Gout Fly

The following article is from The Great Soviet Encyclopedia (1979). It might be outdated or ideologically biased.

Gout Fly


(Chlorops pumilionis), an insect of the family Chloropidae. The body is three to five mm long; it is light yellow and has black stripes on the back. The eyes are bright green. The gout fly is found in Europe and Asia (Siberia, the Far East). It does damage to barley, wheat, rye, and sometimes oats, as well as to wild grains. In the USSR it does the most damage in moist regions of the nonchernozem belt.

There are two generations a year. The flies of the first generation deposit eggs on the leaves of spring wheat and barley. The larvae gnaw grooves in the spike stalk from the spike to the first node and pupate in a pseudococoon in the upper internode. The flies of the second generation deposit eggs on the leaves of winter and wild grains; the larvae feed and hibernate inside the stalks, and in the spring they pupate. The stalks of damaged plants are thickened, and the leaves are broadened and slightly corrugated.

Protective measures include early sowings of spring grain and optimal sowings of winter grain, selecting grain varieties with a short ear-formation stage, using fertilizers that accelerate the passage of this critical phase, and treating the crop with dipterex at the time when the flies are in the air.


Beliaev, I. M. Zashchita zernovykh kul’tur ot vreditelei. Moscow, 1965.


The Great Soviet Encyclopedia, 3rd Edition (1970-1979). © 2010 The Gale Group, Inc. All rights reserved.
References in periodicals archive ?
Gout fly is becoming more common with the earlier sowing of winter cereals, and although crops attacked in the autumn generally show little yield loss, those attacked in the spring can suffer substantial damage.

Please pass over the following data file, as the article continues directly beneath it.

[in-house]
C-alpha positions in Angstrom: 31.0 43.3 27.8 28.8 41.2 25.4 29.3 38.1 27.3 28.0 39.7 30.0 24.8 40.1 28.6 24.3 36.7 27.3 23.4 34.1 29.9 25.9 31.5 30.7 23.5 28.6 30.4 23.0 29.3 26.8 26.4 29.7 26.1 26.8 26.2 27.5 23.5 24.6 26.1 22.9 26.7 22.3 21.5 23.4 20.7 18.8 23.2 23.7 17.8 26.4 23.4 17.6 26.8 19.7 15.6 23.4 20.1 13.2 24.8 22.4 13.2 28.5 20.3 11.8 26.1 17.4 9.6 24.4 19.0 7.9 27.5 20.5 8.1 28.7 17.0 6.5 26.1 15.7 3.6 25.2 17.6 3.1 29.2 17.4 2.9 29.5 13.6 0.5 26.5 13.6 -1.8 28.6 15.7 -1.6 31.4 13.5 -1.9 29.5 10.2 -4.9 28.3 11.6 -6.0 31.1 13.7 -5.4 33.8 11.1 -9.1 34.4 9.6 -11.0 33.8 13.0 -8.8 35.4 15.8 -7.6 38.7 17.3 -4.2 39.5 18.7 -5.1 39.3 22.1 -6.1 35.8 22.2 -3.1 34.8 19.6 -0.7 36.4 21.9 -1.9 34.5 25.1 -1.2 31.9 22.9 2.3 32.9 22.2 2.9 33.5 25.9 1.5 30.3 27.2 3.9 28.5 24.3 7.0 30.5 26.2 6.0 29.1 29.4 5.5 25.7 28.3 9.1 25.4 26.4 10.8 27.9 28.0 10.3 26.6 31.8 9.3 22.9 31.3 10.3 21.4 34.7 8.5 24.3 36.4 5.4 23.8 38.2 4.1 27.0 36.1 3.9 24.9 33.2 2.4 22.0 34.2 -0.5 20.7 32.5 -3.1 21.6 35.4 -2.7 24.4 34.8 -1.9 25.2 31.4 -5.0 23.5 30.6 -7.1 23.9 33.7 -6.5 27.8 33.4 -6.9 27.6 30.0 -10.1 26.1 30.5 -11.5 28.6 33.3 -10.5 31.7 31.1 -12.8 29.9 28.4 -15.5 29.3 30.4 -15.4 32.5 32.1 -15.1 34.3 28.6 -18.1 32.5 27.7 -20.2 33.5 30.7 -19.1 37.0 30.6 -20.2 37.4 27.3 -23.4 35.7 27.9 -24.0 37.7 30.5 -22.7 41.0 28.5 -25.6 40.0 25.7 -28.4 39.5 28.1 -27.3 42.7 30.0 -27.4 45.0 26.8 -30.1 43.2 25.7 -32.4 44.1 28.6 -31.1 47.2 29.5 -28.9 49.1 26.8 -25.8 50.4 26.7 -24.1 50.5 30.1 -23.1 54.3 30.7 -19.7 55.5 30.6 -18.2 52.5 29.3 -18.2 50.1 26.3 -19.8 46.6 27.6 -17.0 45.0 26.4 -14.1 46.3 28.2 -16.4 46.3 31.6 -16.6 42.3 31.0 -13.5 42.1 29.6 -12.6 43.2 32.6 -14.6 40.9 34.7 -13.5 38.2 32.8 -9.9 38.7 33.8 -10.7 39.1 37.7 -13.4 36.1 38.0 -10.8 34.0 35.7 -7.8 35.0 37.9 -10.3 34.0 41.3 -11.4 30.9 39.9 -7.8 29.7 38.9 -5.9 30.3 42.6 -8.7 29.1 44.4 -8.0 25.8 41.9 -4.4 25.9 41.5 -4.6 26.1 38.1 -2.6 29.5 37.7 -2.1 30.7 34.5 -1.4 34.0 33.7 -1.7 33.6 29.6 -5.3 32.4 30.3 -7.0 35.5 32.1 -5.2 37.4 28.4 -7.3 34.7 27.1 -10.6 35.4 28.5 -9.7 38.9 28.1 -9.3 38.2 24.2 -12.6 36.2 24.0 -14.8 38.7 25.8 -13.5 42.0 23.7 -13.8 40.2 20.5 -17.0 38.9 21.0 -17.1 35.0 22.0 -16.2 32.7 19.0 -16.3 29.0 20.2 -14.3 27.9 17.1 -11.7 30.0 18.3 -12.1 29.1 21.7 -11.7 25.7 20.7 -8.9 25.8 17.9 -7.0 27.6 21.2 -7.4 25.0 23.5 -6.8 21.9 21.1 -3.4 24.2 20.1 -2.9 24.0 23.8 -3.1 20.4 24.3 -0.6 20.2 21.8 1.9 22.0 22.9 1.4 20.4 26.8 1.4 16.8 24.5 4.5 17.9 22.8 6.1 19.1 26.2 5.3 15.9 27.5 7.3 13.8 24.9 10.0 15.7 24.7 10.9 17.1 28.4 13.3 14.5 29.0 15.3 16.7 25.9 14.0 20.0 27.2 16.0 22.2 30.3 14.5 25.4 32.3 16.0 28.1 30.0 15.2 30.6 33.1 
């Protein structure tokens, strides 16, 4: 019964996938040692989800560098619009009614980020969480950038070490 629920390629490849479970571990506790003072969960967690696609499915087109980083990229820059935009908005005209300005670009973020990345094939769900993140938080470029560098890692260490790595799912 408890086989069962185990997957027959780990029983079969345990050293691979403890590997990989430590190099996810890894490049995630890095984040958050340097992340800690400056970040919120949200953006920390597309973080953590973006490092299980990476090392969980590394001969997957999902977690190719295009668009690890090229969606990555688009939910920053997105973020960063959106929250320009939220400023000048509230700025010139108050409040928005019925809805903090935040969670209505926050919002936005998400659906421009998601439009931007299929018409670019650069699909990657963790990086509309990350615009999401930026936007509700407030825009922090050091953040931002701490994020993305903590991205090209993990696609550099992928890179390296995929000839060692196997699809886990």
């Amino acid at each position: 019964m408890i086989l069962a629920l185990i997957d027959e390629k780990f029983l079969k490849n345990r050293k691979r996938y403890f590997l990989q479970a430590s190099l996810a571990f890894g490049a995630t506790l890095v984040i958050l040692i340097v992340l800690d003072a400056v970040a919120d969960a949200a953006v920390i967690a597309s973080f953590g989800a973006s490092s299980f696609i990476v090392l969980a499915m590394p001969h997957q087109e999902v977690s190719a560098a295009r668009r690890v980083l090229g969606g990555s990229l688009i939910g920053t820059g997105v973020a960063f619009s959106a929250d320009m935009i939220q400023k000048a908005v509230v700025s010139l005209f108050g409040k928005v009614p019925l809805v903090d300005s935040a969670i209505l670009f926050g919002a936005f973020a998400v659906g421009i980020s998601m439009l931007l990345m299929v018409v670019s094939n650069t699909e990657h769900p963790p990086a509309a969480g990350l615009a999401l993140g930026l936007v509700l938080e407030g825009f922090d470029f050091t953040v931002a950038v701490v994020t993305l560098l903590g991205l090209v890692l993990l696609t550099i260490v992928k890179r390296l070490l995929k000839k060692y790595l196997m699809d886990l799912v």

The new HGCA topic sheet investigates the need for, and the efficacy of, gout fly control.
"However, additional insecticide spray treatments in the autumn aimed at gout fly may harm beneficial gout fly predators and parasites.
"This reduces the autumn gout fly populations, minimises the impact on beneficials and predators and reduces the threat posed by the spring generation."
To establish the effect of gout fly infestation on yield and optimum treatment timings, HGCA-funded trials were conducted on wheat crops at high risk.
AS herbicide-resistant ryegrass and gout fly spreads, Ormskirk arable producer Barry Rimmer has adopted new growing strategies.
THIS autumn has again seen an increase in the gout fly population with numbers in most places at or above the levels seen last year.
In Home Grown Cereals Authority-funded trials as many as 50pc of plants have been found to be infected with gout fly eggs.
``There has been very little recent research on gout fly so these trials will provide important new independent information,'' said Roger Williams, HGCA's research manager.